Mobutu Sese Seko Facts
Mobutu Sese Seko (1930-1997) was the second president of the Congo (at one time called Zaire, now known as the Democratic Republic of the Congo), taking office in late 1965.
Mobutu Sese Seko was born Joseph Désiré Mobutu on Oct. 14, 1930, at Lisala. (He later abandoned those names in favor of African names.) Although his ascendancy was Ngbandi (a non-Bantu tribe of Sudanese origin), he grew up among the Bantu-speaking riverine peoples of the Congo who are commonly referred to as Bangala. He attended a secondary school run by Catholic missionaries at Coquilhatville (later Mbandaka) and after being dismissed for insubordination was drafted into the Force Publique in 1950.
Because of his educational qualifications, Mobutu was trained as a noncommissioned officer and given a desk job as an accountant. He also tried his hand at journalism by writing a few pieces for army periodicals, and when he left the Force Publique in 1956, he became a stringer and then a regular staffer in Léopoldville, rising to the post of editor of the weekly Actualités Africaines. He received further training at the official Congo Information Office and then at a Brussels school of journalism.
During that period, Mobutu met Patrice Lumumba and became his representative in Belgium, while reportedly serving as an informer for the Belgian security police. Lumumba brought him back to the Congo in 1960, made him a presidential aide, and raised him to the rank of colonel and chief of staff of the Congolese army.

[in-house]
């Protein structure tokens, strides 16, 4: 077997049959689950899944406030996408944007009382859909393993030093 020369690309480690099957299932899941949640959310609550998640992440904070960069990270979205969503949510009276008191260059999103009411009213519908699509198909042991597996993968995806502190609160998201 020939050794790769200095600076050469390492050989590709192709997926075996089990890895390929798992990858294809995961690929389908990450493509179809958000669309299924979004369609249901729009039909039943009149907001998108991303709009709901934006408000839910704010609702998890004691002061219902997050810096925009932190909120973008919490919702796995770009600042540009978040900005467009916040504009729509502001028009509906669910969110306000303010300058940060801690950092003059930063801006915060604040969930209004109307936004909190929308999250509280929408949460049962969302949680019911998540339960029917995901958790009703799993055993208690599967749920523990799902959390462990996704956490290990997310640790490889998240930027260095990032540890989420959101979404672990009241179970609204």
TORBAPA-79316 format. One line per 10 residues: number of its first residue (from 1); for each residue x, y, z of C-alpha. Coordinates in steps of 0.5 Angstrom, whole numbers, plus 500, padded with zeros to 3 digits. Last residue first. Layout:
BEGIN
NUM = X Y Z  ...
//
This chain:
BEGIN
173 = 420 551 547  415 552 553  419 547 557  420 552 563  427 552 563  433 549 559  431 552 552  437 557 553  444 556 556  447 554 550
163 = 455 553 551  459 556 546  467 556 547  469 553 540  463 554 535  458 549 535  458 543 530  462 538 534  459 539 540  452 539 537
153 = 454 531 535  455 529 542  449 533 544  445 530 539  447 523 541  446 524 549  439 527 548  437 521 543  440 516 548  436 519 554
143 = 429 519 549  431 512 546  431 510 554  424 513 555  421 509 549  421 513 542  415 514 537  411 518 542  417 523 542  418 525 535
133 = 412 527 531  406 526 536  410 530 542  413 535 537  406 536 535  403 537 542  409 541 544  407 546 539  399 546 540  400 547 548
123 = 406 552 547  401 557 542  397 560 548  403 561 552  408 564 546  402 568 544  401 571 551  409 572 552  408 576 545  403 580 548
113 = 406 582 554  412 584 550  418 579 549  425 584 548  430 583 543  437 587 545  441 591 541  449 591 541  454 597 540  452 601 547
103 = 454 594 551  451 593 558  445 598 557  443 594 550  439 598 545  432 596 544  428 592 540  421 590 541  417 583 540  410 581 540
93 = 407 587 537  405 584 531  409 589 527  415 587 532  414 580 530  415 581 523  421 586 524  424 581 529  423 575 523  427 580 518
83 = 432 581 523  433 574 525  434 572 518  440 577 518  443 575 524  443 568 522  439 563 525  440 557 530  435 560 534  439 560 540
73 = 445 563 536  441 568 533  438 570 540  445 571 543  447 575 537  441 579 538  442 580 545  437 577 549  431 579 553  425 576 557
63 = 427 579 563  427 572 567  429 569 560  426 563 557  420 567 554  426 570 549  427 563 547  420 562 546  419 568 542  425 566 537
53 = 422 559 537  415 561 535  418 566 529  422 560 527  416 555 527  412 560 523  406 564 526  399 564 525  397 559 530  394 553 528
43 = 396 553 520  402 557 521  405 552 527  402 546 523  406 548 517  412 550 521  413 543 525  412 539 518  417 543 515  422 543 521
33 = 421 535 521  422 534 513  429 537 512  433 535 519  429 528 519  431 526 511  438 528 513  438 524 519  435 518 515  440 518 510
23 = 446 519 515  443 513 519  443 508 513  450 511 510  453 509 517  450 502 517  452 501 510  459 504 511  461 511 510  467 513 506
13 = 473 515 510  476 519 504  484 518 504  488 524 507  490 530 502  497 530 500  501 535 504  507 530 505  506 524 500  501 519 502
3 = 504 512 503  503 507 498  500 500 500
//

Within 2 months of his appointment, Mobutu used his position to unseat Lumumba and to install the College of Commissioners, made up of graduate students (Sept. 20, 1960). Mobutu consolidated his hold over a segment of the army, particularly over a commando battalion which he organized with the help of a right-wing Moroccan general serving in the UN force, turning it into a praetorian guard to control the capital city. He was instrumental in the decision to turn Lumumba over to the Katanga regime and thus bears a major responsibility for the death of the man who had been his political protector.
Thereafter, Mobutu concentrated his efforts on reunifying the fragmented army under his command and even managed to have Moïse Tshombe subscribe to his nominal paramountcy over Katanga forces after securing his release from the brief captivity into which the secessionist leader had allowed himself to be ensnared (June-July 1961).
Although civilian rule was officially restored in August 1961 under Premier Cyrille Adoula, Mobutu remained a major power broker. The army's position—and indirectly that of Mobutu—became seriously weakened as a result of its disastrous performance in attempting to control the Congo rebellion in 1963-1965. When Tshombe returned to the Congo as prime minister, Mobutu supported his decision to make use of foreign military support (foreign technicians had in any case been working with the Congolese army since 1960); and he maintained this position when Joseph Kasavubu, sensing international hostility to the presence of white mercenaries in the Congo, announced his intention to dismiss them in October 1965.